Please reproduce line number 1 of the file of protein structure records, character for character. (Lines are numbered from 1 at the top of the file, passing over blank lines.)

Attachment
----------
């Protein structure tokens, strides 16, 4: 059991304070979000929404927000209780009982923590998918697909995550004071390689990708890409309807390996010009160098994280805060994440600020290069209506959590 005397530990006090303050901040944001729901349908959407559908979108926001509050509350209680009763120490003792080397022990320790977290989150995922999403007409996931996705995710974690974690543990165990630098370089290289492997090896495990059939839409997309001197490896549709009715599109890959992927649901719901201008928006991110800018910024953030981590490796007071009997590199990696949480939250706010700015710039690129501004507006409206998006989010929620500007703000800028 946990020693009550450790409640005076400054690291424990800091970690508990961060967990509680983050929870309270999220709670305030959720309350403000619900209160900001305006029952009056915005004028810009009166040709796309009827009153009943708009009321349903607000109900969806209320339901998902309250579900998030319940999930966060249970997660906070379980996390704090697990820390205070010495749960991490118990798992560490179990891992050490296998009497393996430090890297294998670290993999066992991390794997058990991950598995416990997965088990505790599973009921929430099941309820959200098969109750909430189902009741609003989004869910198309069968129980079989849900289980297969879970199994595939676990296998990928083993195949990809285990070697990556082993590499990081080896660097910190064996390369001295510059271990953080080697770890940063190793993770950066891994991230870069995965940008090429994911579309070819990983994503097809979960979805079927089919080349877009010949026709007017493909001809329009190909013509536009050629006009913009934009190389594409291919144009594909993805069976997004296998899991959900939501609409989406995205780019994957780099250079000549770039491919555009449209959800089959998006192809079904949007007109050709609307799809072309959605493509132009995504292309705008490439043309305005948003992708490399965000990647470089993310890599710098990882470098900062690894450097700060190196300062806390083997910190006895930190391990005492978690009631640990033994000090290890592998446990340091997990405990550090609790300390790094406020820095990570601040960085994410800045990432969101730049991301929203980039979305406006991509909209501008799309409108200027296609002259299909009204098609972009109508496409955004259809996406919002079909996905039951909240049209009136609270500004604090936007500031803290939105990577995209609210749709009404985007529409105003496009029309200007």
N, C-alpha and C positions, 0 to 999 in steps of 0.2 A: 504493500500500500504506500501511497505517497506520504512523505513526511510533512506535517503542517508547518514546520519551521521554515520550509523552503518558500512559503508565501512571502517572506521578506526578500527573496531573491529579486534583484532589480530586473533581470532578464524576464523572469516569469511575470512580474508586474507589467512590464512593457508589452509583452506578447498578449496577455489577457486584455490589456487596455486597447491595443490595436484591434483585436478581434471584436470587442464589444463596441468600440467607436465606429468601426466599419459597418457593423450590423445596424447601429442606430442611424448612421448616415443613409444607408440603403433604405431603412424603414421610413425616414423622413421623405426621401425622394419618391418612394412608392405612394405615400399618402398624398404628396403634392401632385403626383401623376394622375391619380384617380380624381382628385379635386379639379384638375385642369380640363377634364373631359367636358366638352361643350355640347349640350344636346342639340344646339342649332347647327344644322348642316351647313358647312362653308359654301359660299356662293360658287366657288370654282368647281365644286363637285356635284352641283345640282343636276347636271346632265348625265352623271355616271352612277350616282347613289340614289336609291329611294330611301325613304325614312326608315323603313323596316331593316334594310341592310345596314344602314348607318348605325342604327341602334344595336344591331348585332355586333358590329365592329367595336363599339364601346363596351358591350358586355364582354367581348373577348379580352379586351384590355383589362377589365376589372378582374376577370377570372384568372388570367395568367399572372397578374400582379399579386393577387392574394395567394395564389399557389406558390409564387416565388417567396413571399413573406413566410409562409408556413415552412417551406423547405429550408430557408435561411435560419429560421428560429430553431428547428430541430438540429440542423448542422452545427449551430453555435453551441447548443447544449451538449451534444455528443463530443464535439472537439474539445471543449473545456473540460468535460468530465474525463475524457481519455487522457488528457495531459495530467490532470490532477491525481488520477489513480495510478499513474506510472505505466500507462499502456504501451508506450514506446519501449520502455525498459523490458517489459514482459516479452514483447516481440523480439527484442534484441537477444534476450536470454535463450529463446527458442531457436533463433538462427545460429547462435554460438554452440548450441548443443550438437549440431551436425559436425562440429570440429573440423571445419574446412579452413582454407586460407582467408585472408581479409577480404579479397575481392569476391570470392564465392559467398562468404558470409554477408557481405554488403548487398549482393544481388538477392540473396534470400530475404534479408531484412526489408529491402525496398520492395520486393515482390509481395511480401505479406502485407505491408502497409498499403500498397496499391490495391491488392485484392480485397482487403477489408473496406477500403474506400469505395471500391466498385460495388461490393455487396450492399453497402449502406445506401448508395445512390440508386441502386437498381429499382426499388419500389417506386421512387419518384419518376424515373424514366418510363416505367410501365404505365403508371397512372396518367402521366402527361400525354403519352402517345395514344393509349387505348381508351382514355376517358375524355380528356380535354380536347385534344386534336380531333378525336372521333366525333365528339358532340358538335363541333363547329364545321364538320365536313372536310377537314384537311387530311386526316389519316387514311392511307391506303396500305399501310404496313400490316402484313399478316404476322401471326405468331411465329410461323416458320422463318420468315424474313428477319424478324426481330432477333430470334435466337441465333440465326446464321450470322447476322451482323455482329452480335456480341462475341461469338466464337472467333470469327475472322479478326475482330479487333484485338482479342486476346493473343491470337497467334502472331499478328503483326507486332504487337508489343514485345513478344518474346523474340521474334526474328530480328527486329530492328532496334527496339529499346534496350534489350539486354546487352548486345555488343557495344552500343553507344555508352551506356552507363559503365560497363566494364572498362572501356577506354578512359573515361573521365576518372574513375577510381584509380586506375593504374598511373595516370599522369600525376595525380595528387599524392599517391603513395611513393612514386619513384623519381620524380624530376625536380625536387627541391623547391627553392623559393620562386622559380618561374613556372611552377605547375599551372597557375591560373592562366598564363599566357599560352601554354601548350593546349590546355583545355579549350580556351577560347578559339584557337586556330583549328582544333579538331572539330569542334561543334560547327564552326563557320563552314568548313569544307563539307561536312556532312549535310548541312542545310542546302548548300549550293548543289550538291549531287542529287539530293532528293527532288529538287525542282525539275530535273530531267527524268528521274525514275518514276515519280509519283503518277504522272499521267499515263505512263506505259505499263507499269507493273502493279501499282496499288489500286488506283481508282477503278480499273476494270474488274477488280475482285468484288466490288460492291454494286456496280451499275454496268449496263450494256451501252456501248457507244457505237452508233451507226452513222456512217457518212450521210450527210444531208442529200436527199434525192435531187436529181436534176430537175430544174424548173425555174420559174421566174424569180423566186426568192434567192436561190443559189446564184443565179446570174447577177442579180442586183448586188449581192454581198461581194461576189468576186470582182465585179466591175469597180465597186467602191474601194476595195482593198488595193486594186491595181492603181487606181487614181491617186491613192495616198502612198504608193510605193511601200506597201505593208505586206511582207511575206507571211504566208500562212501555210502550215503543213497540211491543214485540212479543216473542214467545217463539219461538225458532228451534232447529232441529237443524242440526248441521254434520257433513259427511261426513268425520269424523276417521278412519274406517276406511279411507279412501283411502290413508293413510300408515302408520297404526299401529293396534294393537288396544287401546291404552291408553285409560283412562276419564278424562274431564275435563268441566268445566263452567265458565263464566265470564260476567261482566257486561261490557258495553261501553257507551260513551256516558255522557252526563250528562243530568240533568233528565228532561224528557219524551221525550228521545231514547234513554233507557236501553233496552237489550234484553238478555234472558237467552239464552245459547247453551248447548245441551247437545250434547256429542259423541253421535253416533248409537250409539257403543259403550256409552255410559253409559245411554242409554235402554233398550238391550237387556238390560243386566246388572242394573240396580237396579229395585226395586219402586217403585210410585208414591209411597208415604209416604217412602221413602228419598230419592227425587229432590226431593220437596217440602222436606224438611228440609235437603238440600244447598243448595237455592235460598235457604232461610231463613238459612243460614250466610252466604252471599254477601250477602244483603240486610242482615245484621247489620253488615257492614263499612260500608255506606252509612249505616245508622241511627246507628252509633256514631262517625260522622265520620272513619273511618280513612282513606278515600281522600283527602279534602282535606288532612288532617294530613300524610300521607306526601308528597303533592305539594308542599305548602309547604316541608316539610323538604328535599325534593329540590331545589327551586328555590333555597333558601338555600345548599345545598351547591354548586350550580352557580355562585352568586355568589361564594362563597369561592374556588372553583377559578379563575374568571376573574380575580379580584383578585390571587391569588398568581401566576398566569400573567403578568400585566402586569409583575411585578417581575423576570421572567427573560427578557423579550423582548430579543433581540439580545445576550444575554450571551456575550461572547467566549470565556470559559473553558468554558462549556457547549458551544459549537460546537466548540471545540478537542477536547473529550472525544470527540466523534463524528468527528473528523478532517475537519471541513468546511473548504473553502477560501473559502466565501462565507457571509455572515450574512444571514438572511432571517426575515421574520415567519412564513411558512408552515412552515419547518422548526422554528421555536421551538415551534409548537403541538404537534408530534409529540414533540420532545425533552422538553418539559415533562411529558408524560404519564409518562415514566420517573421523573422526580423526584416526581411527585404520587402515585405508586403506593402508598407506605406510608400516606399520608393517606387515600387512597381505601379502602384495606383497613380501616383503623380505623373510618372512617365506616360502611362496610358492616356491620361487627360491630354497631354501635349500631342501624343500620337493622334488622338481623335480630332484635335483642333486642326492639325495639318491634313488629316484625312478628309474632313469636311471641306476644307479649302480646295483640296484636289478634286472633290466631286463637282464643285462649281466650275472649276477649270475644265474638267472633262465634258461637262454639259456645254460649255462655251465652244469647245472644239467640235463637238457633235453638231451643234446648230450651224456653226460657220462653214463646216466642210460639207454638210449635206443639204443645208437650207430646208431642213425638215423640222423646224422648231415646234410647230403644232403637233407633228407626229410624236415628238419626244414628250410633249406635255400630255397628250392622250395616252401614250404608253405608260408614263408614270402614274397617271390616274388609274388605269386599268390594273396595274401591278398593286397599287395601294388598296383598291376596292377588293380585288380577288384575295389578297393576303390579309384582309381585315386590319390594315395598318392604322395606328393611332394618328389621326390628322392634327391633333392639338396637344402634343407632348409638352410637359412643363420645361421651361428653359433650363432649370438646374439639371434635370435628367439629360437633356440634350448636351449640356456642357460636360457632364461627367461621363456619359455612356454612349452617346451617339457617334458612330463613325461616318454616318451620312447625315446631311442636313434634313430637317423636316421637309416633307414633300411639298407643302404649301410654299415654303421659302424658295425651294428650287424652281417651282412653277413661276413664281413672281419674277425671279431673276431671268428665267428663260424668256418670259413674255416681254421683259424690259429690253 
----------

């Protein structure tokens, strides 16, 4: 059991304070979000929404927000209780009982923590998918697909995550004071390689990708890409309807390996010009160098994280805060994440600020290069209506959590 005397530990006090303050901040944001729901349908959407559908979108926001509050509350209680009763120490003792080397022990320790977290989150995922999403007409996931996705995710974690974690543990165990630098370089290289492997090896495990059939839409997309001197490896549709009715599109890959992927649901719901201008928006991110800018910024953030981590490796007071009997590199990696949480939250706010700015710039690129501004507006409206998006989010929620500007703000800028 946990020693009550450790409640005076400054690291424990800091970690508990961060967990509680983050929870309270999220709670305030959720309350403000619900209160900001305006029952009056915005004028810009009166040709796309009827009153009943708009009321349903607000109900969806209320339901998902309250579900998030319940999930966060249970997660906070379980996390704090697990820390205070010495749960991490118990798992560490179990891992050490296998009497393996430090890297294998670290993999066992991390794997058990991950598995416990997965088990505790599973009921929430099941309820959200098969109750909430189902009741609003989004869910198309069968129980079989849900289980297969879970199994595939676990296998990928083993195949990809285990070697990556082993590499990081080896660097910190064996390369001295510059271990953080080697770890940063190793993770950066891994991230870069995965940008090429994911579309070819990983994503097809979960979805079927089919080349877009010949026709007017493909001809329009190909013509536009050629006009913009934009190389594409291919144009594909993805069976997004296998899991959900939501609409989406995205780019994957780099250079000549770039491919555009449209959800089959998006192809079904949007007109050709609307799809072309959605493509132009995504292309705008490439043309305005948003992708490399965000990647470089993310890599710098990882470098900062690894450097700060190196300062806390083997910190006895930190391990005492978690009631640990033994000090290890592998446990340091997990405990550090609790300390790094406020820095990570601040960085994410800045990432969101730049991301929203980039979305406006991509909209501008799309409108200027296609002259299909009204098609972009109508496409955004259809996406919002079909996905039951909240049209009136609270500004604090936007500031803290939105990577995209609210749709009404985007529409105003496009029309200007």